Don’t miss Orioles players, John Means & Paul Fry, as they guest host at our Brews and O’s event!

Ad campaigns turn up volume on debate over judicial filibuster


WASHINGTON - The fight over federal judicial nominees shifts this week from Capitol Hill to America's living rooms, with interest groups escalating an ad war in an effort to swing senators their way.

Progress for America, a conservative advocacy group, launched an ad yesterday targeting five Republican and five Democratic senators who are considered pivotal to whether the Senate changes its rules to prevent filibusters over some of President Bush's nominees to the federal bench.

People for the American Way, a liberal group, is responding with an ad scheduled to begin running today in the same states. The ad portrays the filibuster - a parliamentary tactic in which senators talk as long as they want to prevent a vote - as an effective check against one party holding too much power.

This year the group sponsored an ad featuring perhaps the most famous, albeit fictional, filibuster - the one led by Jimmy Stewart in the movie Mr. Smith Goes to Washington.

The blitz comes amid the growing likelihood that the Senate's GOP majority will try to bar use of the filibuster to block judicial nominees - a rule change that has been dubbed by some the "nuclear option" because of the political rancor it would cause.

Senate Republican leaders say Democrats have abused the filibuster to prevent votes on 10 of Bush's nominees to federal appellate courts. Democrats respond that they have allowed votes on most of Bush's judicial nominees, blocking only those they regard as extremists.

It takes 60 votes to overcome a filibuster. Under the rule change, Bush's judicial nominees would need 51 votes to win confirmation.

The issue has gained importance because of the possibility that one or more Supreme Court seats soon might become vacant.

The Progress for America ad is running in Alaska, Arkansas, Maine, Nebraska, North Dakota and Rhode Island.

It features two Bush judicial nominees filibustered by Democrats but resubmitted by the president for confirmation: California Supreme Court Justice Janice Rogers Brown and Texas Supreme Court Justice Priscilla R. Owen. The ad praises Brown as the "daughter of Alabama sharecroppers" who "put herself through school and rose to become the first African-American woman on the California Supreme Court."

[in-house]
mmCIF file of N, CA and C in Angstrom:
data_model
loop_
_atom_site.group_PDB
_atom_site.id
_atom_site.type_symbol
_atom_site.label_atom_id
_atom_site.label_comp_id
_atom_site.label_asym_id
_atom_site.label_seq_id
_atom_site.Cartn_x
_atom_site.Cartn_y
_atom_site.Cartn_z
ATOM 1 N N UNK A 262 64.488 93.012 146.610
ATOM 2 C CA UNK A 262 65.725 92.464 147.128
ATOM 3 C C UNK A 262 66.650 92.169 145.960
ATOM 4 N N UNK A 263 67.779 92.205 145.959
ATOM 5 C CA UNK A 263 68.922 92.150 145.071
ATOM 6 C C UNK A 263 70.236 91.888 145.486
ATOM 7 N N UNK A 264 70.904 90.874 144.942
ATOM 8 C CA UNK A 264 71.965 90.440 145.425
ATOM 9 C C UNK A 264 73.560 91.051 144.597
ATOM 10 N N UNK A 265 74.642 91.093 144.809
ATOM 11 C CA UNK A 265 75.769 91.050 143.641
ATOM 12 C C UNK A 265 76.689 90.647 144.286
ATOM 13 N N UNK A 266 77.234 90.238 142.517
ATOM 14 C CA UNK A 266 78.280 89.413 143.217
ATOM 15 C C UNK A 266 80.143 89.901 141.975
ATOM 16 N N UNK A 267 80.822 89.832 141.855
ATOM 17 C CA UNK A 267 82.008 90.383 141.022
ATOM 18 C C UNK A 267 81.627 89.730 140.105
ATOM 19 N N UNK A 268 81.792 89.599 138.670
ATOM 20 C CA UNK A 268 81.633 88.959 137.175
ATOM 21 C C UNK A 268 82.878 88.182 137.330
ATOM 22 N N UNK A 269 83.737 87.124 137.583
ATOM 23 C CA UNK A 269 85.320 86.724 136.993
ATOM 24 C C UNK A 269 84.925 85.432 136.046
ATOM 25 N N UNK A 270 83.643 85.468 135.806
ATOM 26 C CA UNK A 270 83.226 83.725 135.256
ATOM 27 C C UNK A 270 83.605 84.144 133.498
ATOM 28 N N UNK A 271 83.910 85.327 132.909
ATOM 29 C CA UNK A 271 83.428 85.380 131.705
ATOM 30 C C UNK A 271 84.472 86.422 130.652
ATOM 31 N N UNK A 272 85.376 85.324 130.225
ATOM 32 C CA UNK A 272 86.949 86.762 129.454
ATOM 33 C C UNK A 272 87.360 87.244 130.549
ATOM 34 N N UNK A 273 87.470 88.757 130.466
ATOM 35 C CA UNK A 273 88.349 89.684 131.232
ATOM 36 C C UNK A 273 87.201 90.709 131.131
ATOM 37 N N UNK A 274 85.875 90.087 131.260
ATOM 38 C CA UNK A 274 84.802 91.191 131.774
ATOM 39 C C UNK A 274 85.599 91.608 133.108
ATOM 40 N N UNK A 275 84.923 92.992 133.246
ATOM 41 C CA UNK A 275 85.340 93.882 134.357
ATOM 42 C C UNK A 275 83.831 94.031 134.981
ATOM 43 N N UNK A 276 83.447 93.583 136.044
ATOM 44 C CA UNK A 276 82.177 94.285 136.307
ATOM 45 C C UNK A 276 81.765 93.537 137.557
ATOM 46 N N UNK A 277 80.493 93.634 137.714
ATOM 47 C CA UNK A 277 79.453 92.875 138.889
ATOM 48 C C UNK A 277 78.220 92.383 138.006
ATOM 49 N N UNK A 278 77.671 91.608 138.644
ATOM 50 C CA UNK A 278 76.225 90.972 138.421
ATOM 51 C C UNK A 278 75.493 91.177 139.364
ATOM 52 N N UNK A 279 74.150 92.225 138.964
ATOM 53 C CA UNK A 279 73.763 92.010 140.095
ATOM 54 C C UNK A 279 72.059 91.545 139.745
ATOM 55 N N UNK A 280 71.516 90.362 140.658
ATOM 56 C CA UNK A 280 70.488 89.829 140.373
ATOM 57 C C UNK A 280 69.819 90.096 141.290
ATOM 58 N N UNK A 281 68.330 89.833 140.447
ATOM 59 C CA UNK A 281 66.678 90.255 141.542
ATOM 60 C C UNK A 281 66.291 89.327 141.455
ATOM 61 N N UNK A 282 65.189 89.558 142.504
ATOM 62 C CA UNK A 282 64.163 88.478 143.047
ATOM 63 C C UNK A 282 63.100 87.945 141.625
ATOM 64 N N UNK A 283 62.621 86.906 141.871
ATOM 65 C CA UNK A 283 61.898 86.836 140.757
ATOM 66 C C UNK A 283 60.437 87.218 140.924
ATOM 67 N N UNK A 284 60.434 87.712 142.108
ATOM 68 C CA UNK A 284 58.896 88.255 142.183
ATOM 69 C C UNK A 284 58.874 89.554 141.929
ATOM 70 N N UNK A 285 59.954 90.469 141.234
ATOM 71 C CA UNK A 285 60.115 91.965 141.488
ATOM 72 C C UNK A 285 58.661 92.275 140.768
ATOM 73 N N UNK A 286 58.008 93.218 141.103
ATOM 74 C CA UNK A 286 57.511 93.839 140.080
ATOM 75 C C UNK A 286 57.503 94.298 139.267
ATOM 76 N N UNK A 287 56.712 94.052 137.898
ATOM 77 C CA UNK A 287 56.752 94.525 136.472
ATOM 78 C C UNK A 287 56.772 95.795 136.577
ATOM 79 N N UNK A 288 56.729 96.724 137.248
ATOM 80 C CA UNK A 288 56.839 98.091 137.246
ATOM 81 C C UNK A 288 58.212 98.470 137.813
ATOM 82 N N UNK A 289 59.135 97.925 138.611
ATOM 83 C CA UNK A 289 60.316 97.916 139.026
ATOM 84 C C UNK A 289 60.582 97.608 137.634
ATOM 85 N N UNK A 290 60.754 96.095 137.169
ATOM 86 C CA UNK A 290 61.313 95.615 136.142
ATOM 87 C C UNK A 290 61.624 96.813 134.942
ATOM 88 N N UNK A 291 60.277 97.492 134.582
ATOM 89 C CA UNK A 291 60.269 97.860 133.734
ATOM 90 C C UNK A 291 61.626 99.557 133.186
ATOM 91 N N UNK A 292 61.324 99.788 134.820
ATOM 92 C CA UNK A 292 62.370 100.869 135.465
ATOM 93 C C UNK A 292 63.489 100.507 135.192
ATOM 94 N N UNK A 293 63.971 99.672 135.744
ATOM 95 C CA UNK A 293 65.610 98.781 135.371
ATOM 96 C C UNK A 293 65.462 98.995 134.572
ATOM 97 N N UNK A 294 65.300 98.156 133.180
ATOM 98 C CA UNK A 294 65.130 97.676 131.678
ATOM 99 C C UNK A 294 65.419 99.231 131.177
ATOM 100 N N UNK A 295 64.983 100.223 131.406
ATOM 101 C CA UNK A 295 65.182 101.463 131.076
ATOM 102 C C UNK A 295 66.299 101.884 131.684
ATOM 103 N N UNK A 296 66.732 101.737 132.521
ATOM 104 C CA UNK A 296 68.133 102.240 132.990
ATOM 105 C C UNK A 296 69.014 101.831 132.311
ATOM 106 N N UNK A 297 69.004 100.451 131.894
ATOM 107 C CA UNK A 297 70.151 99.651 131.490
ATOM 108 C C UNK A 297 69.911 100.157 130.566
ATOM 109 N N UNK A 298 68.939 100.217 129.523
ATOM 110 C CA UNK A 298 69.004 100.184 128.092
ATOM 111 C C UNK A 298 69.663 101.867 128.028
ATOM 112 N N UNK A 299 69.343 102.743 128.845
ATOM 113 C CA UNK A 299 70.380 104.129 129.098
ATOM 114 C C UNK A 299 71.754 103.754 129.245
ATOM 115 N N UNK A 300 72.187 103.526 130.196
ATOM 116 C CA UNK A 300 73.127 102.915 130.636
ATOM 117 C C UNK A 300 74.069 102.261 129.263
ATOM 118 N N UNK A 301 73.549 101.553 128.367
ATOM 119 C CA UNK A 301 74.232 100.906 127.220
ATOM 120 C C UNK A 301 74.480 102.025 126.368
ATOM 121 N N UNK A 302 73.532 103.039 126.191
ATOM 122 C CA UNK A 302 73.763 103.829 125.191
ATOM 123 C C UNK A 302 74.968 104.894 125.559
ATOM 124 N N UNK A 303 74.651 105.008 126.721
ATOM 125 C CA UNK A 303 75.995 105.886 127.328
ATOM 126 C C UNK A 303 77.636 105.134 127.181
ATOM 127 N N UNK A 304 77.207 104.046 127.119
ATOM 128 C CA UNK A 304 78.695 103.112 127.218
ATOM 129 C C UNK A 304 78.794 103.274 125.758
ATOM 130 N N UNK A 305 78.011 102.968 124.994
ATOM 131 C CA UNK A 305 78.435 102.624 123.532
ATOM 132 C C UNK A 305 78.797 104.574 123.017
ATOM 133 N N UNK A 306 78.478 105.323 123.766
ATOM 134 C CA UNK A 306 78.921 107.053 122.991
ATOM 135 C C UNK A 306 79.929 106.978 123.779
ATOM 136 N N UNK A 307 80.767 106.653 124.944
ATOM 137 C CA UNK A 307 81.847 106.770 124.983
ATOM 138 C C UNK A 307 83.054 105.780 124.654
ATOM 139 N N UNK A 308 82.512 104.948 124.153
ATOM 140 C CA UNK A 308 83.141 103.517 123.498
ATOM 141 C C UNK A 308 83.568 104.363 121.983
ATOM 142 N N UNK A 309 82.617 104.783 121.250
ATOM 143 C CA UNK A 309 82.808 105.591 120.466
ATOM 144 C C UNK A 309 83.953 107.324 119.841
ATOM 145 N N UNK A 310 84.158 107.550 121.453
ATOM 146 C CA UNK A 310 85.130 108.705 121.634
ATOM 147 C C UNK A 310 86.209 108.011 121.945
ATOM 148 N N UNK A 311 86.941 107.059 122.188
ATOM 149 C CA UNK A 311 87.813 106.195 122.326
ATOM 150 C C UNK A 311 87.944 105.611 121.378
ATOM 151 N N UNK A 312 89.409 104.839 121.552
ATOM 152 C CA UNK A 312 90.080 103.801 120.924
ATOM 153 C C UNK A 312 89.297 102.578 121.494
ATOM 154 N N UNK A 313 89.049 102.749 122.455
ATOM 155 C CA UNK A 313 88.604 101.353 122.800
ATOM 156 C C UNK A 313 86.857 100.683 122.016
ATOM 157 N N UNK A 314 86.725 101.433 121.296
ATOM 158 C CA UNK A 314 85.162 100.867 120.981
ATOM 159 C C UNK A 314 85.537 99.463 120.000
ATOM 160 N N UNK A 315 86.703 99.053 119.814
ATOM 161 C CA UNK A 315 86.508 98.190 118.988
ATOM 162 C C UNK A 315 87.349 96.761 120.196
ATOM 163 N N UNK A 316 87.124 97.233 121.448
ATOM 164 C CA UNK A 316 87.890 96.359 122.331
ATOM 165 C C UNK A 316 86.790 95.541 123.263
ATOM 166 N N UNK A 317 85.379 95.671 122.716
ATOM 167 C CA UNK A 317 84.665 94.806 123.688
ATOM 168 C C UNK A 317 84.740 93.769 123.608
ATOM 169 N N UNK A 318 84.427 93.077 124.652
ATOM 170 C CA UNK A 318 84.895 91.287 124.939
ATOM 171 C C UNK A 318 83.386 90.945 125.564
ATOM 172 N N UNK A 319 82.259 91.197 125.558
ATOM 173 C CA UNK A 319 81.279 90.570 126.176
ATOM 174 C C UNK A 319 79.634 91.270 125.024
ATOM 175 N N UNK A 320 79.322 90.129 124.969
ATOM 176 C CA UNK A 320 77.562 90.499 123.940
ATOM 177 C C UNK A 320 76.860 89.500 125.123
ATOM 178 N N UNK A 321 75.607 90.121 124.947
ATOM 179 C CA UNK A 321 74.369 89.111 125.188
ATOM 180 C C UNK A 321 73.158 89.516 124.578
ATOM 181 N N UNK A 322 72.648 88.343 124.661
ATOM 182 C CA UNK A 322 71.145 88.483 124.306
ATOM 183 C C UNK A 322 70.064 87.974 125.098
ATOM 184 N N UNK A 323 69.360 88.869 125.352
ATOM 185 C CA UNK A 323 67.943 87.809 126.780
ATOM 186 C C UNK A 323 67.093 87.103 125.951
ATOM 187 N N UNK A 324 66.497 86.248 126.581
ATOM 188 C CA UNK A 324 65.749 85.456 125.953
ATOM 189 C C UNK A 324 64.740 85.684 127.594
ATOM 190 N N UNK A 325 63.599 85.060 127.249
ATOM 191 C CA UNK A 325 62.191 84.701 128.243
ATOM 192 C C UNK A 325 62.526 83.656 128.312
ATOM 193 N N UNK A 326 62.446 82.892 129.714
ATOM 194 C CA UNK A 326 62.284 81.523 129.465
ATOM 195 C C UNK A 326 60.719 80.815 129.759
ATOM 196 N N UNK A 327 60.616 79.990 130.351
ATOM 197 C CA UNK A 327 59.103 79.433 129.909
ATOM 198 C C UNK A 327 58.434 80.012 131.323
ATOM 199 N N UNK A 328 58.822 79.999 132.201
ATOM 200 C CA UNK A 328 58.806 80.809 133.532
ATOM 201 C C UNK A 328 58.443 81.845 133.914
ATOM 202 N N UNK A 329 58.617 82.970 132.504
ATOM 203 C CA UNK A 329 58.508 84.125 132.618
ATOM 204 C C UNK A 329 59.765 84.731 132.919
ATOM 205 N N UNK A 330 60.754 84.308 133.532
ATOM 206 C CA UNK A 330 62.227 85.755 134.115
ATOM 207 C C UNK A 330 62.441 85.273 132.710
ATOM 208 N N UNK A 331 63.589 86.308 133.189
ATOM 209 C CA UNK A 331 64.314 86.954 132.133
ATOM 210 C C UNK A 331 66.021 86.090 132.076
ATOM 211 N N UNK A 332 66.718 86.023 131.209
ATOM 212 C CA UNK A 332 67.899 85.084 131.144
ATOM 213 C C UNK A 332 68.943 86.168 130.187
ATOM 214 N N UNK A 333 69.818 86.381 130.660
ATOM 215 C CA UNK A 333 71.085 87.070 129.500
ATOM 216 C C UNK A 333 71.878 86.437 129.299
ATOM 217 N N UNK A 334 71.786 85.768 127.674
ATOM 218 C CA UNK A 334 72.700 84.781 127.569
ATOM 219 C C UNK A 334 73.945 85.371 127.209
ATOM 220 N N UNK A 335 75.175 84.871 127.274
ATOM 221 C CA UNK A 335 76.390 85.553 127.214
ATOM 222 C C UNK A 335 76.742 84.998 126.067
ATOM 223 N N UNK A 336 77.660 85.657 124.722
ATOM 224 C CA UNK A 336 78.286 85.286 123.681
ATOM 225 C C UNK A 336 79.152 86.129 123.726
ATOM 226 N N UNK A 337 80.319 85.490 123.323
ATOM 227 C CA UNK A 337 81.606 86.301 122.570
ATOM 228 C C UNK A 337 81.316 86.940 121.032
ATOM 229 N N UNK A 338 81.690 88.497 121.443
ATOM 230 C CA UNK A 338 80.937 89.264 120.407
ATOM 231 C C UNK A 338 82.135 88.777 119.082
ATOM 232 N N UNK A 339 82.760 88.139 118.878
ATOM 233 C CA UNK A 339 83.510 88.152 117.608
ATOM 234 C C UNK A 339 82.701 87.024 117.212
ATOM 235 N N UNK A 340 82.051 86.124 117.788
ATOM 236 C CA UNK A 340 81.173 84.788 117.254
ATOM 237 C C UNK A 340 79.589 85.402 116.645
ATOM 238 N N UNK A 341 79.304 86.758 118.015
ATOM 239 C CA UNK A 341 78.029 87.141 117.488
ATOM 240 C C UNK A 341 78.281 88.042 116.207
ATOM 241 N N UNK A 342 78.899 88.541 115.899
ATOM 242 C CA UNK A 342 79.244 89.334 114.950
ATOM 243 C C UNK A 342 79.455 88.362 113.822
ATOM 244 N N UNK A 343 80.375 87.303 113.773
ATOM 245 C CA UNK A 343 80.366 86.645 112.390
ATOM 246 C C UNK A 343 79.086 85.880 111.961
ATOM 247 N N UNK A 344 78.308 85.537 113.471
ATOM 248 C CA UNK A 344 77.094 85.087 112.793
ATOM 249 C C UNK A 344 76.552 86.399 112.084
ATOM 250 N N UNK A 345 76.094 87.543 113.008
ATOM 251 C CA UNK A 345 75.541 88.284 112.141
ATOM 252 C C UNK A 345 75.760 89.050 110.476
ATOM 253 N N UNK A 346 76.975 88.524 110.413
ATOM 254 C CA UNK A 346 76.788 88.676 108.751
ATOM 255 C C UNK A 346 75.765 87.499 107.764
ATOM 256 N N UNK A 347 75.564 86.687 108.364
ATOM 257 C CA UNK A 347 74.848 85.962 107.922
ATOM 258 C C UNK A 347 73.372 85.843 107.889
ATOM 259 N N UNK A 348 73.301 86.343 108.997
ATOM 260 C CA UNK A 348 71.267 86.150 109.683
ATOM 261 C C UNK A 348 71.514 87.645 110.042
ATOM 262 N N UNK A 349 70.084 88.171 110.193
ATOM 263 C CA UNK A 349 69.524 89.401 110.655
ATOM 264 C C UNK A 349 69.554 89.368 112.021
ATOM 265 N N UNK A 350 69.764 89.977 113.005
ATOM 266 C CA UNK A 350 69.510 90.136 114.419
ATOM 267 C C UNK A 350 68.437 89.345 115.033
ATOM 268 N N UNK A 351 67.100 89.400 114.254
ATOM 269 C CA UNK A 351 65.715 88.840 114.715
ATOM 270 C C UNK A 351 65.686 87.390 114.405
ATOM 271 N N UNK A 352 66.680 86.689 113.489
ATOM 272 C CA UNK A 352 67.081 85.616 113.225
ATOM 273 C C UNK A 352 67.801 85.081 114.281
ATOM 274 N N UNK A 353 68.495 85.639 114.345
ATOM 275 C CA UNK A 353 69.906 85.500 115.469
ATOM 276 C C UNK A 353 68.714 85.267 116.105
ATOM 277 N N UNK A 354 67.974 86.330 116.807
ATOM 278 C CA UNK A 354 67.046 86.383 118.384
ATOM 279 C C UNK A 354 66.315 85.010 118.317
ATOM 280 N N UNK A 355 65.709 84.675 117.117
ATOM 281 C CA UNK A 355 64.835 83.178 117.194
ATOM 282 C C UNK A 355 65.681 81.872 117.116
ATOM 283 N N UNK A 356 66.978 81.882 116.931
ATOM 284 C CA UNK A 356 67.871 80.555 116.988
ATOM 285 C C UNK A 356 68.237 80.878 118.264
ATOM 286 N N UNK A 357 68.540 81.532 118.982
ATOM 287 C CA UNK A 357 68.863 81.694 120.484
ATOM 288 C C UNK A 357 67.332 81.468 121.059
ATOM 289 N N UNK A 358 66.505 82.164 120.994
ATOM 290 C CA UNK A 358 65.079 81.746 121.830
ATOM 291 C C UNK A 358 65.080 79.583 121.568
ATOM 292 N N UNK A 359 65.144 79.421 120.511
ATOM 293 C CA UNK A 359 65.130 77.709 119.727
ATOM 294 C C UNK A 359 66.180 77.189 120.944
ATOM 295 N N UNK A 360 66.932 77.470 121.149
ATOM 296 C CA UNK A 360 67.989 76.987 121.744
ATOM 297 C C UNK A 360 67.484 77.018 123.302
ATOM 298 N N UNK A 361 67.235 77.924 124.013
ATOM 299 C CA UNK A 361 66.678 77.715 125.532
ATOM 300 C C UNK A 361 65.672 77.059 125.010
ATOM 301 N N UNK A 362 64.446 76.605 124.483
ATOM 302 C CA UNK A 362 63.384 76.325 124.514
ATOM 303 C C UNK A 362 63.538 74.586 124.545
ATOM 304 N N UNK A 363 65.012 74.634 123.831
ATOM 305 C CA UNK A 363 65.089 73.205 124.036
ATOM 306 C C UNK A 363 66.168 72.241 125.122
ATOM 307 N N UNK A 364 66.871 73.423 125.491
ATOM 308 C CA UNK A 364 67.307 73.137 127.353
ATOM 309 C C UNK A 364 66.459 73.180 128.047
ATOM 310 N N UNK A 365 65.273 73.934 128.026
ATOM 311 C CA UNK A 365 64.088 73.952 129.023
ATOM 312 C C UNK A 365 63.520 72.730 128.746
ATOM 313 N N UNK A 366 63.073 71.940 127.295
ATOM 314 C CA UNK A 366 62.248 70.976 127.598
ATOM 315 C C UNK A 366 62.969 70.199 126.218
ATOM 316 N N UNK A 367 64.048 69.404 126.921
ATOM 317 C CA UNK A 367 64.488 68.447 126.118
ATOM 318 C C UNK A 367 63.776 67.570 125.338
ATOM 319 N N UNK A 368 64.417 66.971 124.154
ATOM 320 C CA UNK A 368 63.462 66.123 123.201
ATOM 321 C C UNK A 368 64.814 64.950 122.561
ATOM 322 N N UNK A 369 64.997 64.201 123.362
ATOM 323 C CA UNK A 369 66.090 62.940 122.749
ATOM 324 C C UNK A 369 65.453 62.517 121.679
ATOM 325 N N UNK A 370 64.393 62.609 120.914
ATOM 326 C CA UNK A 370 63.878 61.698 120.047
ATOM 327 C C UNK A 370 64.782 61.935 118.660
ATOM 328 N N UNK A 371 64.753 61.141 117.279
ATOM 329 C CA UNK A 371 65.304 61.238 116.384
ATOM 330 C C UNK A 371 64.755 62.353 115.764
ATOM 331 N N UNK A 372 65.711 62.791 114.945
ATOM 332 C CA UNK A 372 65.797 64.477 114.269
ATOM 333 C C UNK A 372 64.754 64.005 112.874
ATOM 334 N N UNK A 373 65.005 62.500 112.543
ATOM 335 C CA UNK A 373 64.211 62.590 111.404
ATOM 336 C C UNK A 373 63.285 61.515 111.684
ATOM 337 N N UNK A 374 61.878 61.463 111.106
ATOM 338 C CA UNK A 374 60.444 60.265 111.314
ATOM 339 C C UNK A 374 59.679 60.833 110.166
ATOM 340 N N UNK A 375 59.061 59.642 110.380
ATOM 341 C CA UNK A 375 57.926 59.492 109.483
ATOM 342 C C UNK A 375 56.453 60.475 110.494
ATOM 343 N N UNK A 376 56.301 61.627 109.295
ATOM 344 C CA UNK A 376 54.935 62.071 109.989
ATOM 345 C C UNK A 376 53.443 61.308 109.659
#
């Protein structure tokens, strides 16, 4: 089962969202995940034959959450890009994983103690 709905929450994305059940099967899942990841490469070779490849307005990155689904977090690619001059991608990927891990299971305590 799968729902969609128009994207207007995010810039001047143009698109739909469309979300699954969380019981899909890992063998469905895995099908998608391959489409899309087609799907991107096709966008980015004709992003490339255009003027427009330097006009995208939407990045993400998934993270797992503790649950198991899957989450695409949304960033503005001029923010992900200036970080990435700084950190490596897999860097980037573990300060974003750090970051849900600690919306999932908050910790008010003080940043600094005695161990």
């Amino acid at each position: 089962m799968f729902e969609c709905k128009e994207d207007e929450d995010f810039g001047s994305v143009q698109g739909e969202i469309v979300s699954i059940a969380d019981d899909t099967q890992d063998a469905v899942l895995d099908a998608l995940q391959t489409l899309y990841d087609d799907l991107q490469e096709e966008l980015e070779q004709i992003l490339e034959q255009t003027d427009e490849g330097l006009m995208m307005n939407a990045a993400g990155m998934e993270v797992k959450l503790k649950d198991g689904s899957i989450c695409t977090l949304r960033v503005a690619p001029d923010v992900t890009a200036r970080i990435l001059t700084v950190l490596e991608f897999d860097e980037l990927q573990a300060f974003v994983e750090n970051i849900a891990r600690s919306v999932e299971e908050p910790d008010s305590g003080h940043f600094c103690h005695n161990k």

The ad declares that "Senate Democrats have abused the rules and refused to even allow a vote [on the nominees]." The ad urges citizens to contact their senators in support of the push to bar the filibuster.

The ad is part of a $3.3 million campaign that includes hiring workers in 15 states to rally the public behind the anti-filibuster effort and pay for a TV ad that will run nationally next week.

The People for the American Way ad that will run in the same states also features Brown and Owen. It calls the California justice a "radical" whose appointment to the federal bench is opposed by the National Association for the Advancement of Colored People.

"What's this filibuster talk really all about?" it asks. "Power. And too much power's a dangerous thing."

The ad shows pictures of House Majority Leader Tom DeLay, a Texas Republican, and Senate Majority Leader Bill Frist, Tennessee Republican, and says they are "bent out of shape" because of filibusters over a few of Bush's nominees.

People for the American Way and the People for the American Way Foundation plan to spend more than $1 million on the ads, which also will be broadcast during the next two weeks on radio and appear in newspapers.

The GOP senators targeted by the ad campaigns have expressed opposition to banning the filibuster or have yet to announce their position on the issue.

The Democratic senators targeted by ads oppose banning the filibuster but represent states won by Bush in last year's presidential election.

Republican Sen. Lincoln Chafee of Rhode Island has announced plans to vote with the Democrats, while Republican Sens. Chuck Hagel of Nebraska and Olympia J. Snowe and Susan M. Collins of Maine are publicly undecided. Republicans have also expressed concern about Alaska Sen. Lisa Murkowski's willingness to follow the party leadership on the issue.

Arkansas and North Dakota each have two Democratic senators, and all are expected to support their party's leadership.

The Los Angeles Times is a Tribune Publishing newspaper. The Associated Press contributed to this article.

Copyright © 2019, The Baltimore Sun, a Baltimore Sun Media Group publication | Place an Ad